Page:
China’s most powerful legislative committee ruled Monday that Hong Kong will not have direct elections for its next leader in 2007, an official said, crushing hopes in the Chinese territory for a quick move toward full democracy.
The territory will be allowed to make changes to its electoral methods but they must come gradually, said Tsang Hin-chi, a Hong Kong delegate to the Chinese National People’s Congress Standing Committee.
The decision ruled out what many Hong Kong people have been demanding — the right to democratically elect a successor to the unpopular Chief Executive Tung Chee-hwa in 2007 and all lawmakers in 2008. Tung is seen as one of the biggest impediments to Hong Kong achieving democracy.
In remarks carried on Hong Kong television, Tsang said the Standing Committee voted almost unanimously to approve its latest stance on Hong Kong democracy, with 156 votes backing the ruling and one abstention.
Tsang said the Chinese lawmakers had acted “according to Hong Kong’s actual situation” and that they had listened to Hong Kong public opinion.
Ordinary Hong Kong residents now have no say in choosing their leader and they pick only some lawmakers, although Hong Kong’s mini-constitution, the Basic Law, holds out the possibility of direct elections of the leader in 2007 and all lawmakers in 2008. The Basic Law sets out full democracy as an eventual goal but sets no timetable.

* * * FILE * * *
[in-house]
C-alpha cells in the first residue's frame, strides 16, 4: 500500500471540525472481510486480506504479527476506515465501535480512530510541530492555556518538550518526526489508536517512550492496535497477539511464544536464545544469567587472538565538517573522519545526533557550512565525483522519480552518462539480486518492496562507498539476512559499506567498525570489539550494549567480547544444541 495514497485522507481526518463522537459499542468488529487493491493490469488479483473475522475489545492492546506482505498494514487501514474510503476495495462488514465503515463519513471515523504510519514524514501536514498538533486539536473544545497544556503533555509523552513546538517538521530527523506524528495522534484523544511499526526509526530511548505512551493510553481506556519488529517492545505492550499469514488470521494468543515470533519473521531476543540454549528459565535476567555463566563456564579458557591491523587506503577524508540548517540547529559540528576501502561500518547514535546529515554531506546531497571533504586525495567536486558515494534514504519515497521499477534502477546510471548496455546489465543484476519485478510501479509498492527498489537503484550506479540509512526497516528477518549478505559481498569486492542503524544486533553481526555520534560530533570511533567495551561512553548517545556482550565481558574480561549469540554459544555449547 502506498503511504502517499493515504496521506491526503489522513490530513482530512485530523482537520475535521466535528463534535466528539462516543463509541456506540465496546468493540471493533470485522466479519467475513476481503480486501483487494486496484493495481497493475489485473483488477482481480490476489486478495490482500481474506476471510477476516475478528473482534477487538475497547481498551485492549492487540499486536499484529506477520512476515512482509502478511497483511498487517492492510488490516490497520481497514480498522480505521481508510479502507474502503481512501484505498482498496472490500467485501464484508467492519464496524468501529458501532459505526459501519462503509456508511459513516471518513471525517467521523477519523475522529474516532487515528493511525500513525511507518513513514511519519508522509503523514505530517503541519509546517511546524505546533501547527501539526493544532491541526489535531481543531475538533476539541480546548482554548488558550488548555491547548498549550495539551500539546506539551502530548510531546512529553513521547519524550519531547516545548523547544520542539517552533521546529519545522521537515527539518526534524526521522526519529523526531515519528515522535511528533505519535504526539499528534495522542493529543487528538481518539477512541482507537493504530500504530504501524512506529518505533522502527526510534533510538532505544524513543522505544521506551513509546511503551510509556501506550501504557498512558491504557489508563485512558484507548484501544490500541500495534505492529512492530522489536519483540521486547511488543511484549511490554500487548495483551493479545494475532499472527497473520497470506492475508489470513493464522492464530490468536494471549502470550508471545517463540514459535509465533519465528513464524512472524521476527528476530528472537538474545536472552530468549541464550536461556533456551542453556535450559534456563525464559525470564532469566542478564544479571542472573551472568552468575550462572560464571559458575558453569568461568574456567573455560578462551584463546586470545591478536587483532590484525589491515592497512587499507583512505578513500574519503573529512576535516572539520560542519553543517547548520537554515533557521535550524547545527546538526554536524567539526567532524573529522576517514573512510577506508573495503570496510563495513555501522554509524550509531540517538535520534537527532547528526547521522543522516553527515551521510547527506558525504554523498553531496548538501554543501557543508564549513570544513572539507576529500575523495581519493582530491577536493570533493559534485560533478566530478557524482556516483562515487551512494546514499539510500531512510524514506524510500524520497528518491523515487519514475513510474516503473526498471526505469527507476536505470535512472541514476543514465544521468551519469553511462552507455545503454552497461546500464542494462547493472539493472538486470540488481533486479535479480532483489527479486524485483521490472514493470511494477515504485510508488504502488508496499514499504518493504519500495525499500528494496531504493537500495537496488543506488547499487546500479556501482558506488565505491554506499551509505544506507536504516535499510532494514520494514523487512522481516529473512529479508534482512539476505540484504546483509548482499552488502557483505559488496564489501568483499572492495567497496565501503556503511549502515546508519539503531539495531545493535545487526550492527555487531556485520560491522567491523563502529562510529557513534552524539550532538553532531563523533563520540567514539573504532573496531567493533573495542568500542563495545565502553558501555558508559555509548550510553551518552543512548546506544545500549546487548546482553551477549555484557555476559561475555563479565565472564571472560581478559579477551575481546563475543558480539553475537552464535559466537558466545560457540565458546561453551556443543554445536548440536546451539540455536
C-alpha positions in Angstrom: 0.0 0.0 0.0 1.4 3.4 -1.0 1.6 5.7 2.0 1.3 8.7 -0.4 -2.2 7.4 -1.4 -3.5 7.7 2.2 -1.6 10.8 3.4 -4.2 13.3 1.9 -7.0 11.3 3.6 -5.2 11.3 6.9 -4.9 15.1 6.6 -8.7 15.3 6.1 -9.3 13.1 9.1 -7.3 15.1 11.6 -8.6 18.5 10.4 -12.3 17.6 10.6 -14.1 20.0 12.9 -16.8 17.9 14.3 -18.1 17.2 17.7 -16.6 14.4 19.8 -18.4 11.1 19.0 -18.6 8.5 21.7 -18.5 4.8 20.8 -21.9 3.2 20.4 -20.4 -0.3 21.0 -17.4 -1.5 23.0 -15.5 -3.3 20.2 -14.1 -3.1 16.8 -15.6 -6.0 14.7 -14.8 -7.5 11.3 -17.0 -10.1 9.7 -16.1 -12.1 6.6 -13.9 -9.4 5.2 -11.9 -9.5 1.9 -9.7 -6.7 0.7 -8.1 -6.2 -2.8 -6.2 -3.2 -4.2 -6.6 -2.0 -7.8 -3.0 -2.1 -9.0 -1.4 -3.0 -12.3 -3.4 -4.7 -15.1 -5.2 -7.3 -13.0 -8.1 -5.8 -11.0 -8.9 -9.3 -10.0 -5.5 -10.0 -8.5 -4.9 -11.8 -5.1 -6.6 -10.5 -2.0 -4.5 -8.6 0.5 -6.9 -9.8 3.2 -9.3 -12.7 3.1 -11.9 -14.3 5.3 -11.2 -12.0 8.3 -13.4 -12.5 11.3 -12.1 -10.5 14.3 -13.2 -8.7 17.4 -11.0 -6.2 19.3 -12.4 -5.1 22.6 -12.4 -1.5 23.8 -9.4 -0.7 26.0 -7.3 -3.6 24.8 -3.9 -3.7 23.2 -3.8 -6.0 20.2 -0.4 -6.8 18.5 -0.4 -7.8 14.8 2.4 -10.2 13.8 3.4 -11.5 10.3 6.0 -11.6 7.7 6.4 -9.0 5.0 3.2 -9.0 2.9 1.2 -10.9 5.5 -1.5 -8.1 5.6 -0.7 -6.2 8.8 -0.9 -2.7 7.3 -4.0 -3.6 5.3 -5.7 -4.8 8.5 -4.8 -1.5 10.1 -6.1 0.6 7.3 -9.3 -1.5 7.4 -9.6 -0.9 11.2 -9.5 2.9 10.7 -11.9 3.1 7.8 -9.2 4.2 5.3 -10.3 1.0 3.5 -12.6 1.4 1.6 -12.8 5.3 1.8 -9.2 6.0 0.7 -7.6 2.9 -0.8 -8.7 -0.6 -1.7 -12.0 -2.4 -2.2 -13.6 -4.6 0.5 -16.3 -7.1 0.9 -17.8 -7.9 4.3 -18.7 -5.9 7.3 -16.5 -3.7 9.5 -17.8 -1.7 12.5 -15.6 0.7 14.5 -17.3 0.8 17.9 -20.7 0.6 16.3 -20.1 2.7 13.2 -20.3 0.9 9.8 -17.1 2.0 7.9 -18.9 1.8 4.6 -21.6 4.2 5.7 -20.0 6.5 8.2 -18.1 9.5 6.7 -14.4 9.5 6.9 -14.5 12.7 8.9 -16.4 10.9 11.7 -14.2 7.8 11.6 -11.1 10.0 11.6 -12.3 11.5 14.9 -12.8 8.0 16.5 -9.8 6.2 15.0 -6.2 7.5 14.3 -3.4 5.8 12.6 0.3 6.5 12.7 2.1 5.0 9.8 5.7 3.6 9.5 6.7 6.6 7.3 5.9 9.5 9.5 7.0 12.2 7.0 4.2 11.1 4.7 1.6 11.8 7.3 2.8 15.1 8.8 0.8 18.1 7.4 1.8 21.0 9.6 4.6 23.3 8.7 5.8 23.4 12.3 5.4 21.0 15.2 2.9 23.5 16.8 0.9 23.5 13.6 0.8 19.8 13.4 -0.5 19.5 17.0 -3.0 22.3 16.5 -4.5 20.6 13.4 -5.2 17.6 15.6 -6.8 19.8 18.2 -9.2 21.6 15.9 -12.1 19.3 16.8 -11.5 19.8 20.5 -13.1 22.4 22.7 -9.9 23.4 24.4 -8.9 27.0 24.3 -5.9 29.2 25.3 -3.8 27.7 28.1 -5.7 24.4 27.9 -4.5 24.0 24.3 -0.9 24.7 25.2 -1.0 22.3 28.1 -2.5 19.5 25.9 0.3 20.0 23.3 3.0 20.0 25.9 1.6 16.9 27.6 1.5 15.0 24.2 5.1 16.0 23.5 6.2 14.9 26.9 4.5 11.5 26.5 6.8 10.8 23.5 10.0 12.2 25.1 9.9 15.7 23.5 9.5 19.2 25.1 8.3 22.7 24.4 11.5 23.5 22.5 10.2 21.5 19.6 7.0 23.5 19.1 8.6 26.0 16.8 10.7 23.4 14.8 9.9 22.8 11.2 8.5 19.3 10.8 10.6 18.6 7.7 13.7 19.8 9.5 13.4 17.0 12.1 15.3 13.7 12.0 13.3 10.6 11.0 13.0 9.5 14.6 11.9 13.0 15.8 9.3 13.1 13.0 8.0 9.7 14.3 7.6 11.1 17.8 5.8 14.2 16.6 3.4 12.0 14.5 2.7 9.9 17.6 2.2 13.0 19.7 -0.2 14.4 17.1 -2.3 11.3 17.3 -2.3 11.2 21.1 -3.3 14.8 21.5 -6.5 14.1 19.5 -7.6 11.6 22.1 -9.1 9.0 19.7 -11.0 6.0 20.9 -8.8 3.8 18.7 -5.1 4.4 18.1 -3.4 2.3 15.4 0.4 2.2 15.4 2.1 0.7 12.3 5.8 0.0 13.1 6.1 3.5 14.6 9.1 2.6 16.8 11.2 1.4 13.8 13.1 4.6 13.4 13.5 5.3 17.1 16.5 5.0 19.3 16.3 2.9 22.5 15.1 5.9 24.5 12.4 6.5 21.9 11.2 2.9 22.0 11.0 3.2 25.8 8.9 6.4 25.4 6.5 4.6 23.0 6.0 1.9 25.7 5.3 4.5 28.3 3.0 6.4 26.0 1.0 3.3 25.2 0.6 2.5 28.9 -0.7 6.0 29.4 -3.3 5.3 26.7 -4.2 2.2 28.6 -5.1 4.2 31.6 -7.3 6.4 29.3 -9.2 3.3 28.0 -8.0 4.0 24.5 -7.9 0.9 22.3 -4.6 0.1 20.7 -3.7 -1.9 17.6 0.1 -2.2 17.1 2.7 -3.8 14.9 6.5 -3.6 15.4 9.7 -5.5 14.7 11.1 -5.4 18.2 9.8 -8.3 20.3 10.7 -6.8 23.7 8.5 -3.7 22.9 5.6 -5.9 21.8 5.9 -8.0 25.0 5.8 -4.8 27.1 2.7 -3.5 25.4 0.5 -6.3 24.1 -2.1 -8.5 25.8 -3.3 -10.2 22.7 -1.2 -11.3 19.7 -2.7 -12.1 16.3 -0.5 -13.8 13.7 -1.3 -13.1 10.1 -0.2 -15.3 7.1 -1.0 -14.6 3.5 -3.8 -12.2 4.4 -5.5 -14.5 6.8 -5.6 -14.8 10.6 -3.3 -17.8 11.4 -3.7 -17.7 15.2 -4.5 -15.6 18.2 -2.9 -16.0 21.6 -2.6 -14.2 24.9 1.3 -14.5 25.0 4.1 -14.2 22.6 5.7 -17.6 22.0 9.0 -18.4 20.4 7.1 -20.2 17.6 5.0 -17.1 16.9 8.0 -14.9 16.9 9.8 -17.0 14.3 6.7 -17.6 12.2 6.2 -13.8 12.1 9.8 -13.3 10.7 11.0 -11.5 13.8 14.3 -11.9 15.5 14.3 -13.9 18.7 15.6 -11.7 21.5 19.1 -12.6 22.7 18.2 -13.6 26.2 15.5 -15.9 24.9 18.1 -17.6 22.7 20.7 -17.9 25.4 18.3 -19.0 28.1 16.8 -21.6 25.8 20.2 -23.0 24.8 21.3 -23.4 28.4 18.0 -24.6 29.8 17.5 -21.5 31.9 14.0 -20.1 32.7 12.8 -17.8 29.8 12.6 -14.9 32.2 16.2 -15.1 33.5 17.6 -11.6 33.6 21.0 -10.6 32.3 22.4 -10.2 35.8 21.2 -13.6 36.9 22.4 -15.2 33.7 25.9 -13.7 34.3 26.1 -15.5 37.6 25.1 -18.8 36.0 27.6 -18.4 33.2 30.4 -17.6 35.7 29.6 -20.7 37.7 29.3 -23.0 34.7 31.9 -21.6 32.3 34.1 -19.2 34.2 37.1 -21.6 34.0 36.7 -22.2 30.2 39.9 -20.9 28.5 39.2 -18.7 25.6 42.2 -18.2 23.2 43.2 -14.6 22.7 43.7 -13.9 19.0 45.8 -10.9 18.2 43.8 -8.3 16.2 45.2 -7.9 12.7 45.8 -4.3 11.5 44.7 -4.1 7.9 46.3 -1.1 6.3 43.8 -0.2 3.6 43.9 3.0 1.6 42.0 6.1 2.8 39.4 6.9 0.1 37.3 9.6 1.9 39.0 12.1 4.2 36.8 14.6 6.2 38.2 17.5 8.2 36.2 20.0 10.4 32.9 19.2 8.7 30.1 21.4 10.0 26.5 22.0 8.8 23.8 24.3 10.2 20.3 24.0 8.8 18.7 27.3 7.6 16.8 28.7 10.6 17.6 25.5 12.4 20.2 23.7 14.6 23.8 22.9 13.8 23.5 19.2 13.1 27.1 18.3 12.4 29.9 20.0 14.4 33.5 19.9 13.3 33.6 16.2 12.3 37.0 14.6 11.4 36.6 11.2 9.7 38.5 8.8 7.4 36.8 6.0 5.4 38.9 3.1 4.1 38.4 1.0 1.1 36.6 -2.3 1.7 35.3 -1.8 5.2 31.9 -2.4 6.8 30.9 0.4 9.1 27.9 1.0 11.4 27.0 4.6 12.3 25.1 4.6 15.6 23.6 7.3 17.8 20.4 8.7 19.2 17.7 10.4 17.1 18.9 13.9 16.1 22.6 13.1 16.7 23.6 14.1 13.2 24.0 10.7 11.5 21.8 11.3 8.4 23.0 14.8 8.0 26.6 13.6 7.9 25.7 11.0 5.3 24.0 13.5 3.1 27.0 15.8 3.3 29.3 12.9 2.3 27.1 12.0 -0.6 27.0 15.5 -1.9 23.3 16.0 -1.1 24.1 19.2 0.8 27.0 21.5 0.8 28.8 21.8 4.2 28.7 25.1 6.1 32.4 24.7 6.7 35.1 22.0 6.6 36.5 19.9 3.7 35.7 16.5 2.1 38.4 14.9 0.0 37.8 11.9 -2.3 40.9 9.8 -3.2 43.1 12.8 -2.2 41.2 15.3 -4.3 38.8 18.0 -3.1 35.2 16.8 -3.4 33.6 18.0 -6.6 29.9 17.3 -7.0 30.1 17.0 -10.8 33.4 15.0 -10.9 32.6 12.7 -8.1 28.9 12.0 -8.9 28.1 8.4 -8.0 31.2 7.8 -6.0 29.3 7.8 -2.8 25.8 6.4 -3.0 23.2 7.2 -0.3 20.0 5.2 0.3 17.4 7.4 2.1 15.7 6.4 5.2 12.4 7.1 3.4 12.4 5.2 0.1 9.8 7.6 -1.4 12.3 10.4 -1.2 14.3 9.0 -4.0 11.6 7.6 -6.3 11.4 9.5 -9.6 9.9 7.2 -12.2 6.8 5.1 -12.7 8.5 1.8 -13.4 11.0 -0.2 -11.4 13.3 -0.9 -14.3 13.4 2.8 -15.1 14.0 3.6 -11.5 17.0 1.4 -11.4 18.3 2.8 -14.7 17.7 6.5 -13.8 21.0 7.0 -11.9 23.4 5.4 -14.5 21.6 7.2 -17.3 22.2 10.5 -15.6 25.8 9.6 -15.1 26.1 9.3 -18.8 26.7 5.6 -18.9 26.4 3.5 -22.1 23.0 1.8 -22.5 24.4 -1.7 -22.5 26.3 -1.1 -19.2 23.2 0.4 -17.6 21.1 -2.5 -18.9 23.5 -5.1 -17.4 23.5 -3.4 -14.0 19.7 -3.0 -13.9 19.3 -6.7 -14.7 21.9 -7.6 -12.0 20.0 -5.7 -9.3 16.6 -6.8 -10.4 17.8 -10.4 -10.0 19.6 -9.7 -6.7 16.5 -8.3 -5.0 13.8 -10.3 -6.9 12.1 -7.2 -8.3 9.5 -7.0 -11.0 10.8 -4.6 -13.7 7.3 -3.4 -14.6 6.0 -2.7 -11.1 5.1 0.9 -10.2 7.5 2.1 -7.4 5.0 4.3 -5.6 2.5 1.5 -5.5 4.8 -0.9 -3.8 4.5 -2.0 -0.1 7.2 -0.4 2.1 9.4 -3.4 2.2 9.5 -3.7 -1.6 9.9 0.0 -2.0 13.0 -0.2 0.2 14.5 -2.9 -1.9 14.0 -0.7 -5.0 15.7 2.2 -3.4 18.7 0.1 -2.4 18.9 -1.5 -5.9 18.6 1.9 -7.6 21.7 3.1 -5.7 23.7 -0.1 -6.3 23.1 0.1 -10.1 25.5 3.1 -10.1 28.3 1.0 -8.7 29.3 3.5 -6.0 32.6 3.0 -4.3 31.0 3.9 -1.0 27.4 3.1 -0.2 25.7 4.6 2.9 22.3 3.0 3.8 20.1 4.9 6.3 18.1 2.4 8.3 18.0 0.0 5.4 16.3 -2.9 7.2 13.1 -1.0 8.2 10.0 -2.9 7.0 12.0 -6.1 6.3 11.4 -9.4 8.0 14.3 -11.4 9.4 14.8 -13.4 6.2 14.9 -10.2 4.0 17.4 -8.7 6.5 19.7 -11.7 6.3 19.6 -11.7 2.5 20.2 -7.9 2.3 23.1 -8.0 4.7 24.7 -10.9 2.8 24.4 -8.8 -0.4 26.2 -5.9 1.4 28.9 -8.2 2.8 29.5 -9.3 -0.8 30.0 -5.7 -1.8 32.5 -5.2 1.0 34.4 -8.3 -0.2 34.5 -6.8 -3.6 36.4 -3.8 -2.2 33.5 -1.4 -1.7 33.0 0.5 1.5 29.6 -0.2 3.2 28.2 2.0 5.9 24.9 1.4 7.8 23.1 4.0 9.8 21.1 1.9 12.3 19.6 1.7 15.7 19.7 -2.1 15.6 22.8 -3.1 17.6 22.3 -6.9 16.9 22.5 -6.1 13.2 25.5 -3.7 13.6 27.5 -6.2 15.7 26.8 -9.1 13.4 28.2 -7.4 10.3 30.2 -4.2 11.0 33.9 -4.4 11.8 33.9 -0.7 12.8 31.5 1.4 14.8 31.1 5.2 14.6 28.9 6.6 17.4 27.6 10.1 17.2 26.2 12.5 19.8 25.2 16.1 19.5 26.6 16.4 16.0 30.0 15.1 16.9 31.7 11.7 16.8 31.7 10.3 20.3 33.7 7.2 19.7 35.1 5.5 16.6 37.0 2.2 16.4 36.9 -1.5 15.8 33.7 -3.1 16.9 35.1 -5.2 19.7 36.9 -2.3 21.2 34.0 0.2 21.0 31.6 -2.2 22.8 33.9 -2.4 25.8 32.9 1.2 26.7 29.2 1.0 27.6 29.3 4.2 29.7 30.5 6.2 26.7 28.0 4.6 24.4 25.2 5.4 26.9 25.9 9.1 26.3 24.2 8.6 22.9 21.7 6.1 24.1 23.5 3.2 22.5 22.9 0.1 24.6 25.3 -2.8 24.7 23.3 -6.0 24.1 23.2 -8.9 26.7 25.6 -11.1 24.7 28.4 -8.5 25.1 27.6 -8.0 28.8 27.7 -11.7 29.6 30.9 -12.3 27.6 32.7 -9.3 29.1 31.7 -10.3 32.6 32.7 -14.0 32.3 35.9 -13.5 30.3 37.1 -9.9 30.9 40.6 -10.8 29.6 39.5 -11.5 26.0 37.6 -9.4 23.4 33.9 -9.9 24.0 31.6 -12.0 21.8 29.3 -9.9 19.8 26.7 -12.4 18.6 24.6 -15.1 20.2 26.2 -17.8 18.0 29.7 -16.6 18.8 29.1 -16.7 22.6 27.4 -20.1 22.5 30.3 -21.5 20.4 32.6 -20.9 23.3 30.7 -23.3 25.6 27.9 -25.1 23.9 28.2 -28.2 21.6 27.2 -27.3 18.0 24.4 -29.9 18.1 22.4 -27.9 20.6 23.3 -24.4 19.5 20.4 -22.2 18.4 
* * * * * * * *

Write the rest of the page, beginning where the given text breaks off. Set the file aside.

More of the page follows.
Tsang said Hong Kong’s electoral methods could be changed in time for the 2007 and 2008 elections. He did not elaborate on what changes were possible although he said direct elections would not happen.
The Standing Committee shocked Hong Kong earlier this month by issuing a binding ruling that any electoral reforms must be approved in advance by Beijing. Hong Kong’s unpopular leader Tung then proposed a set of nine guidelines that any reforms should meet, including keeping China’s views in mind.
While Hong Kong residents will directly elect 30 of 60 lawmakers in the September elections — up from 24 last time — the other 30 will be chosen by elite voters from special interest groups, such as business leaders, doctors and bankers.